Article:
Having worked in the IT contracting industry for over 10 years, I’ve experienced how fluid the contracting gig can be. How seemingly long standing contracts can go away rather quickly, with each contractor scrambling to find other opportunities. No matter how much time you have spent at a company, working hard to achieve promotions, developing more efficient processes, it can all go away if there are layoffs, mergers, contract changes, etc… These external factors are typically out of the hands of most employees. We simply cannot control those external factors but it will behoove us to take advantage of what does remain. The moments we spend with our coworkers and the memories of them will remain. Realize the relationships you build will make a lasting impression on you and allow you to stay connected with them wherever you go in your career and also personally.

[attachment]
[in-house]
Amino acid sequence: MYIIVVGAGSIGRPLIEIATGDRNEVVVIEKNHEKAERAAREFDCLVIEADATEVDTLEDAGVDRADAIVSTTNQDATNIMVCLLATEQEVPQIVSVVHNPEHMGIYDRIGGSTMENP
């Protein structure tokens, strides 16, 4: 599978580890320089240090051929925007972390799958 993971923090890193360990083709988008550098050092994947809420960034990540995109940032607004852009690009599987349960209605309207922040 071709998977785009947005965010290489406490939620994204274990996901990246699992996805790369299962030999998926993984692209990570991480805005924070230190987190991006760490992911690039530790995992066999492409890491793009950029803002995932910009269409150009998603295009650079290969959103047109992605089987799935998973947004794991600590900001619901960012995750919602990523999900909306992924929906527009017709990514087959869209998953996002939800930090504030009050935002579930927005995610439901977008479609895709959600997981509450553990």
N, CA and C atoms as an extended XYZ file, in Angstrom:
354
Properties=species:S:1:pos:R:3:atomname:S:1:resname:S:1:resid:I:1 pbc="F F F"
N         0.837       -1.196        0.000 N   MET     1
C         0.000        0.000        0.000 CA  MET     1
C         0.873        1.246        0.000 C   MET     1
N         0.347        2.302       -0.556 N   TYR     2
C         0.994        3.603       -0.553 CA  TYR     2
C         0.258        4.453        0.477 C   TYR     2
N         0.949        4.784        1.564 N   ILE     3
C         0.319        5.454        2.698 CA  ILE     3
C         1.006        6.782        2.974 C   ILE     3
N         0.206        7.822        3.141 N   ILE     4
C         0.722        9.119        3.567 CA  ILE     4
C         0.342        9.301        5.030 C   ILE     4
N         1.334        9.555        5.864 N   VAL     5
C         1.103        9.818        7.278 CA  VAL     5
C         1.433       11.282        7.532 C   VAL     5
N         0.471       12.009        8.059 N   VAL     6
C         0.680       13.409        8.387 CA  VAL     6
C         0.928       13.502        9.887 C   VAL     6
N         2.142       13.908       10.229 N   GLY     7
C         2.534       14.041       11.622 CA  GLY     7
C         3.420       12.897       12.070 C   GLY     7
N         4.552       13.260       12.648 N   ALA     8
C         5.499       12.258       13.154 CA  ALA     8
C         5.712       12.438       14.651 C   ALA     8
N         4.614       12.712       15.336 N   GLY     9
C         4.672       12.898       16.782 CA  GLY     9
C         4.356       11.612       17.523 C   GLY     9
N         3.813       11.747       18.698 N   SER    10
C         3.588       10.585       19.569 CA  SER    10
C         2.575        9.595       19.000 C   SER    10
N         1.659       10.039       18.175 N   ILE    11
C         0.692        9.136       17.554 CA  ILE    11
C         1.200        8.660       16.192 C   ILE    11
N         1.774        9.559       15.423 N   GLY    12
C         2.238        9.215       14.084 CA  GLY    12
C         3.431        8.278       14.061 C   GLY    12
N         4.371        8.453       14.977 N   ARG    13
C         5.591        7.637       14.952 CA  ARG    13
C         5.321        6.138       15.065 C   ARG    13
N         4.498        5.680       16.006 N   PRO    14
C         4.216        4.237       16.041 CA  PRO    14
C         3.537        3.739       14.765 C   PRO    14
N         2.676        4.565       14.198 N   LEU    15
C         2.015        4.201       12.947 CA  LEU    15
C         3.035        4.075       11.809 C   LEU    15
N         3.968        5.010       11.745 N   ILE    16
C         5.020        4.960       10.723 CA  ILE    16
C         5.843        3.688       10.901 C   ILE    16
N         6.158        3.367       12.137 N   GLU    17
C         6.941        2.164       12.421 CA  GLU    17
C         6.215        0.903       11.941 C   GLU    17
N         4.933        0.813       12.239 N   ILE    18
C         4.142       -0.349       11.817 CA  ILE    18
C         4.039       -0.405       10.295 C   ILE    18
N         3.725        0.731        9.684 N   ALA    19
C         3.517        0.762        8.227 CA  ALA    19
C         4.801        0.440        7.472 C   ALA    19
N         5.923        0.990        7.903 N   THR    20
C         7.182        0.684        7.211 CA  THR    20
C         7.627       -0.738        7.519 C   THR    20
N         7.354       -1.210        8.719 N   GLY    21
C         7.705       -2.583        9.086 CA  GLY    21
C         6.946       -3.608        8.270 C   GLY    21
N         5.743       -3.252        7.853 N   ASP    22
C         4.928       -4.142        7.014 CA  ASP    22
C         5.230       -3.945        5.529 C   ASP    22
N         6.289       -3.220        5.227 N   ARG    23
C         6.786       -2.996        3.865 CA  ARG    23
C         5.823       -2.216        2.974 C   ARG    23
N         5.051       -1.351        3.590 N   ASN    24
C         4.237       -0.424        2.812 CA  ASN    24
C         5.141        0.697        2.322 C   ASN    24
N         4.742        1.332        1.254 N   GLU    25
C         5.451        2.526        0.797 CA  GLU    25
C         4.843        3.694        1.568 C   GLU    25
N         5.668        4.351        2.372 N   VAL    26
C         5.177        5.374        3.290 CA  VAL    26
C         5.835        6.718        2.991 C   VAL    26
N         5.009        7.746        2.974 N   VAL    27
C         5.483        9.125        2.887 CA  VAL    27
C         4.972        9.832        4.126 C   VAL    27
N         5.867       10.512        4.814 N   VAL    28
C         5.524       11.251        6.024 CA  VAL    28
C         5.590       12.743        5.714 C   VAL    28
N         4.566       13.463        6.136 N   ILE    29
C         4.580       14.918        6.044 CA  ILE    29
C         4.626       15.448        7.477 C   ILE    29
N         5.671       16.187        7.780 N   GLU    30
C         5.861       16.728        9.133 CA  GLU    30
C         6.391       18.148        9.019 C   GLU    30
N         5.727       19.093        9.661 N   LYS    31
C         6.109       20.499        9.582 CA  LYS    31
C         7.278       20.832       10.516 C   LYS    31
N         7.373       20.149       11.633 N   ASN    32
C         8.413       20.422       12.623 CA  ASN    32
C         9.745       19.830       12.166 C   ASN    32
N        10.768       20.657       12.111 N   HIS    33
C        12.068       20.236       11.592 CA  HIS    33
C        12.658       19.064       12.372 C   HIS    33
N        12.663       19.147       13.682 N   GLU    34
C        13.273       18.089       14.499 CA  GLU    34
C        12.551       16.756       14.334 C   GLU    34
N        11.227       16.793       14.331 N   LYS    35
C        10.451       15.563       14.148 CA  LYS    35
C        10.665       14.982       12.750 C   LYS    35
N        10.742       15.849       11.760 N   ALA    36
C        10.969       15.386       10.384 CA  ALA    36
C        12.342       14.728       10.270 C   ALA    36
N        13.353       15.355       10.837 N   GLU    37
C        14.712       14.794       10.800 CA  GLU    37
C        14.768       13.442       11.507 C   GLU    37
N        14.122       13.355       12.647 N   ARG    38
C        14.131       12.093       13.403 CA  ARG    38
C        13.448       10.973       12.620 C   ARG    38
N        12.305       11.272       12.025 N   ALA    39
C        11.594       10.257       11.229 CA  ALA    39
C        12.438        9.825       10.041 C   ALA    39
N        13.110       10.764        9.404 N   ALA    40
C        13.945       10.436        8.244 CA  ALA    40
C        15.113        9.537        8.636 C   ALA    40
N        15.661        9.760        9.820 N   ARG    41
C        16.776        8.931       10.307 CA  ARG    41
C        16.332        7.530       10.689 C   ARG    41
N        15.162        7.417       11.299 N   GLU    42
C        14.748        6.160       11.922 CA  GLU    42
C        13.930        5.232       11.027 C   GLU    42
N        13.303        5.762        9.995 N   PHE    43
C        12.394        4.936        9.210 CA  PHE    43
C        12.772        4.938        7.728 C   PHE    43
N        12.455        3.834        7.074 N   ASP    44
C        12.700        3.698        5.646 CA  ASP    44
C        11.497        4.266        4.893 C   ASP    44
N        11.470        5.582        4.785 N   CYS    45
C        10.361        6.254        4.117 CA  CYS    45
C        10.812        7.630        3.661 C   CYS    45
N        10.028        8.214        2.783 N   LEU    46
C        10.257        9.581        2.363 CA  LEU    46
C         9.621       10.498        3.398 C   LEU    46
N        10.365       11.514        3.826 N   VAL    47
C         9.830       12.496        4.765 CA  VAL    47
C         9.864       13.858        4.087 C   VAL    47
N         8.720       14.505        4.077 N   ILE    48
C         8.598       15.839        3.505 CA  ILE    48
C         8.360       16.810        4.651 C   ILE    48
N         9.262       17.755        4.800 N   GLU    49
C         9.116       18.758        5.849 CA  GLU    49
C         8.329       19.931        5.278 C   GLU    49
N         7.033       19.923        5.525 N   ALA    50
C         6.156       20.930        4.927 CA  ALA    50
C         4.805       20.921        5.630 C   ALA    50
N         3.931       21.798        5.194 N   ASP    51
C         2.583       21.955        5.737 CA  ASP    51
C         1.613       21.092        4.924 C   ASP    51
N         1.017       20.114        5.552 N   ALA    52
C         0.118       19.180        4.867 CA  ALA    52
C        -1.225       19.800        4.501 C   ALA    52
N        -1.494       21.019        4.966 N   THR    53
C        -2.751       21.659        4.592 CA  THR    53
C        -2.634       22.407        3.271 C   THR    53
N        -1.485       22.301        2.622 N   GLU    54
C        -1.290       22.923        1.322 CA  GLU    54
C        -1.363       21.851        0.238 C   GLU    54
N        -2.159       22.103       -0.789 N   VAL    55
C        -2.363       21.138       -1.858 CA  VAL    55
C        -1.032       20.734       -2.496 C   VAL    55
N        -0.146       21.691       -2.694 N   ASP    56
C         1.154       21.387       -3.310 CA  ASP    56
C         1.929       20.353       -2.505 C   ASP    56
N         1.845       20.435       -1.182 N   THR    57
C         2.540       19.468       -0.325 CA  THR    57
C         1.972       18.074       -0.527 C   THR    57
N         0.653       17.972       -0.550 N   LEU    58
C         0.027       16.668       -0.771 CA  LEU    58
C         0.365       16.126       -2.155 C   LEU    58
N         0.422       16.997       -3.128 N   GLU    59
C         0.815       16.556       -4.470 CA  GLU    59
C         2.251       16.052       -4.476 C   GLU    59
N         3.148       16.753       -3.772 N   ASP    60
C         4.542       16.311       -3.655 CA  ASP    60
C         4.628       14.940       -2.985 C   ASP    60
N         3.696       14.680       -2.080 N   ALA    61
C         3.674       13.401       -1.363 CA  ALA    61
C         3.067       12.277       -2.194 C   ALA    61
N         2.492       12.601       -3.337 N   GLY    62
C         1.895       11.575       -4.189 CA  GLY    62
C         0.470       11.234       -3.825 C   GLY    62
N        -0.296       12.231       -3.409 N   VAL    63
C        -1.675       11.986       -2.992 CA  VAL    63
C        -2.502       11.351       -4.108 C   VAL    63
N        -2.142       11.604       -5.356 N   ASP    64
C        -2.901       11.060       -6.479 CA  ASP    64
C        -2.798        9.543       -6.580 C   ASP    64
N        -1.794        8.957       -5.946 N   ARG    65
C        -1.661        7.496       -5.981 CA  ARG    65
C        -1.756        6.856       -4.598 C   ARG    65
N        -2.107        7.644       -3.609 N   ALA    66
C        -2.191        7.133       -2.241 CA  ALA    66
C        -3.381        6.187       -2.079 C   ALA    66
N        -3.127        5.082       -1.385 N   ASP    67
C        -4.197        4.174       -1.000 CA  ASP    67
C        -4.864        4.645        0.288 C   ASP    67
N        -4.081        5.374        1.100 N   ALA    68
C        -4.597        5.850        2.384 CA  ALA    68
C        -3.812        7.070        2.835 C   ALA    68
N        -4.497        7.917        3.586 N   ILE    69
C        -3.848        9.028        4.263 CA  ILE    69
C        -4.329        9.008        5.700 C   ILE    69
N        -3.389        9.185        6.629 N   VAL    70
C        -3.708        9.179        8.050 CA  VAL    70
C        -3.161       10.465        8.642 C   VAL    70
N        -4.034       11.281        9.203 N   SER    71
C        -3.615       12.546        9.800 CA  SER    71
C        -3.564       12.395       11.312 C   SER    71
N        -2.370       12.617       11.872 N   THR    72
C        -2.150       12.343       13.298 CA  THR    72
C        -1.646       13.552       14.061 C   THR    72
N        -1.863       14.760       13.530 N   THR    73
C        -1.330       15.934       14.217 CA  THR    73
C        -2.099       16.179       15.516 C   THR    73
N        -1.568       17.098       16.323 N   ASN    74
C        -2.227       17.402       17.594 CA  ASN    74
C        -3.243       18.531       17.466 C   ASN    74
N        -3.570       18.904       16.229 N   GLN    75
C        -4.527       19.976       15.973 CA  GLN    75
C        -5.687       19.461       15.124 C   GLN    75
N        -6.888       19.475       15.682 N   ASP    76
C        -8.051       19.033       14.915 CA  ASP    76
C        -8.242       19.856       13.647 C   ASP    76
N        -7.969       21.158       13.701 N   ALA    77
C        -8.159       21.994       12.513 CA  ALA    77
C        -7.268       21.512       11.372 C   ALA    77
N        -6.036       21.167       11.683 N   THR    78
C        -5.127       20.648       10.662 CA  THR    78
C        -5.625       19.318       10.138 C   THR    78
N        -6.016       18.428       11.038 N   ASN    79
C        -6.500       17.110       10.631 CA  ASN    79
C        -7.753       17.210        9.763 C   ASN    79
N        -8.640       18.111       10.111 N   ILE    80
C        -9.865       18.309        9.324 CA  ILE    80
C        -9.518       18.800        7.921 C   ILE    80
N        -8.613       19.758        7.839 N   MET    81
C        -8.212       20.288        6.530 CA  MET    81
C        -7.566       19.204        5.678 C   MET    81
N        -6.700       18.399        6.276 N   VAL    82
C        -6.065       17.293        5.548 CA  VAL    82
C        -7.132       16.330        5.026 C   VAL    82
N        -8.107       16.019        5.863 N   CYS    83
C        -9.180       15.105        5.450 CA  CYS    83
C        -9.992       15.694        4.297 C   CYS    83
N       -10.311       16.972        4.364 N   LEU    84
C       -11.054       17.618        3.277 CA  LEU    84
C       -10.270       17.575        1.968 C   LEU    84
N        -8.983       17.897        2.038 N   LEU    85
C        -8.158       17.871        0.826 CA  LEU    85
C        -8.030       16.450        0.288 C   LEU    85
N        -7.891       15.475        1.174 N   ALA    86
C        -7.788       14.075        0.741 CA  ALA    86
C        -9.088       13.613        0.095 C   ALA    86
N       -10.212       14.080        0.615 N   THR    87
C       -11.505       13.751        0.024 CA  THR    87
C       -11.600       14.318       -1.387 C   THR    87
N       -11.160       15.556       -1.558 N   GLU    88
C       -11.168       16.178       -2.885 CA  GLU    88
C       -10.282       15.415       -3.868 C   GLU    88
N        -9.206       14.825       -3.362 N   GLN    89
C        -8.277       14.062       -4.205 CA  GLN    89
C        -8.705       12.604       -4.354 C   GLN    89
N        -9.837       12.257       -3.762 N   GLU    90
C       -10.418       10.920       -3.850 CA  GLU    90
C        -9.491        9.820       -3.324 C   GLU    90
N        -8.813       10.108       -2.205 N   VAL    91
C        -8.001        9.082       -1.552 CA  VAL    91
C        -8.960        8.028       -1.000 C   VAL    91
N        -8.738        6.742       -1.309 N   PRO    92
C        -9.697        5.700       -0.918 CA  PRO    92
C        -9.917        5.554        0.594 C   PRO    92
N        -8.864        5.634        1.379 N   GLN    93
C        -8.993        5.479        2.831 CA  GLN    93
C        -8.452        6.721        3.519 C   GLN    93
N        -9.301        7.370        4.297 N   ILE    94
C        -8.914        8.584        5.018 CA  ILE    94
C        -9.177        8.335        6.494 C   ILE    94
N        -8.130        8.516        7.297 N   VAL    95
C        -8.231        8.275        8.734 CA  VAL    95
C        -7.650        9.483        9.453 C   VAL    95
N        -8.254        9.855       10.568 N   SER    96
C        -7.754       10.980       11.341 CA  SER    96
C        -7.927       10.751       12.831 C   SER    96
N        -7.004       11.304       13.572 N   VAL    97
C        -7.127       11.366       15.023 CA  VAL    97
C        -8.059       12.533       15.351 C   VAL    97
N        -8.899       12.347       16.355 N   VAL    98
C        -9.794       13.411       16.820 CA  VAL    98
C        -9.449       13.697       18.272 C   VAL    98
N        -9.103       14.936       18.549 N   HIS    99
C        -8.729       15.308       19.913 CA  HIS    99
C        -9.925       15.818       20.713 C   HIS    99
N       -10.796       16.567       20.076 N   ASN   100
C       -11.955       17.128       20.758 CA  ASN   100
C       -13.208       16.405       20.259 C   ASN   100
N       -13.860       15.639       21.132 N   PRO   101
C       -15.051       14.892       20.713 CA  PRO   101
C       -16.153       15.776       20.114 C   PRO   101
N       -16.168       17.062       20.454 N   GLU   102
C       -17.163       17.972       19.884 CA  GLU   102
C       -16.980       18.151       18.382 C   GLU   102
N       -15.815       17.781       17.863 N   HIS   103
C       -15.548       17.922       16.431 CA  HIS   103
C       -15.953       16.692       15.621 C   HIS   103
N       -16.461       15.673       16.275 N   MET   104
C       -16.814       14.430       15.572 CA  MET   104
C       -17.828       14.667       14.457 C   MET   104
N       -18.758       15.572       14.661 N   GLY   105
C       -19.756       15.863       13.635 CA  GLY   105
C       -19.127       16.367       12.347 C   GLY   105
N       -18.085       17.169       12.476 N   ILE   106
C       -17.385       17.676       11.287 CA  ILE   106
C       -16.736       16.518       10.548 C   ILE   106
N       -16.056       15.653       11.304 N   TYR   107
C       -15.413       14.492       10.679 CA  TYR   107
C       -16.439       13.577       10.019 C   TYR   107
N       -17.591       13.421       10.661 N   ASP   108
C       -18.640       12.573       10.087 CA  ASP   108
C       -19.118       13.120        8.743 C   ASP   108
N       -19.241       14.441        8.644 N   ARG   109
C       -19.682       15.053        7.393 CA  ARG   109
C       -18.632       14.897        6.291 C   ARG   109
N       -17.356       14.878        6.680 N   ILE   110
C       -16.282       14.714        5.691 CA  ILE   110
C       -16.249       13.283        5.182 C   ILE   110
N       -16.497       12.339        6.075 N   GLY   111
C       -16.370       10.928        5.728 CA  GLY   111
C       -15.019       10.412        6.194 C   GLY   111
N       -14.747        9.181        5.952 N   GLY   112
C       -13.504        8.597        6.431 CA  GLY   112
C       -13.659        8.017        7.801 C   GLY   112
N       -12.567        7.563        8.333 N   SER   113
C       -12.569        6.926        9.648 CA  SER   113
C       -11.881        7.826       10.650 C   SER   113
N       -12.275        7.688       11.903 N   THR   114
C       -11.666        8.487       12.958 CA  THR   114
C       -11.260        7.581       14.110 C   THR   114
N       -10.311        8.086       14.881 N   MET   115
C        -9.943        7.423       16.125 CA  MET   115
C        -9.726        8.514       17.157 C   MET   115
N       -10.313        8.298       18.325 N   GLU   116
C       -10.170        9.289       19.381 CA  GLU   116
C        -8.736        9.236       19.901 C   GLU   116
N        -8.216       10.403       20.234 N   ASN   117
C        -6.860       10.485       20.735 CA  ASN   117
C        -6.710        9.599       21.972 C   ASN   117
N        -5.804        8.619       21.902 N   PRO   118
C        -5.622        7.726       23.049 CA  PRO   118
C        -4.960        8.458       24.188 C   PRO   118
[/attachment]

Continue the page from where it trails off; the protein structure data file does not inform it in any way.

I’ve realized over the past few years I’ve been too busy focused on doing drone/busy work, having my laser focus on accomplishing tasks to fix broken issues and ignoring or spending little time reaching out to my coworkers and collaborating with them. I’ve ignored building sound relationships with my coworkers, and taking the time to hear their struggles and how I can help them. It is much more important to have those relationships, to know who you can turn to for help then thinking you can fix every issue that comes your way. The experiences of building good working relationships will stay with you as soft skills. These soft skills are highly valued and transferable wherever you go. Take the time to realize that the work in front of you may seem important to you now but can instantly be a non-issue the moment your job disappears. What remains are the memories and how you were able to connect with your coworkers to accomplish something together. Take those positive experiences and use them at your next career opportunity.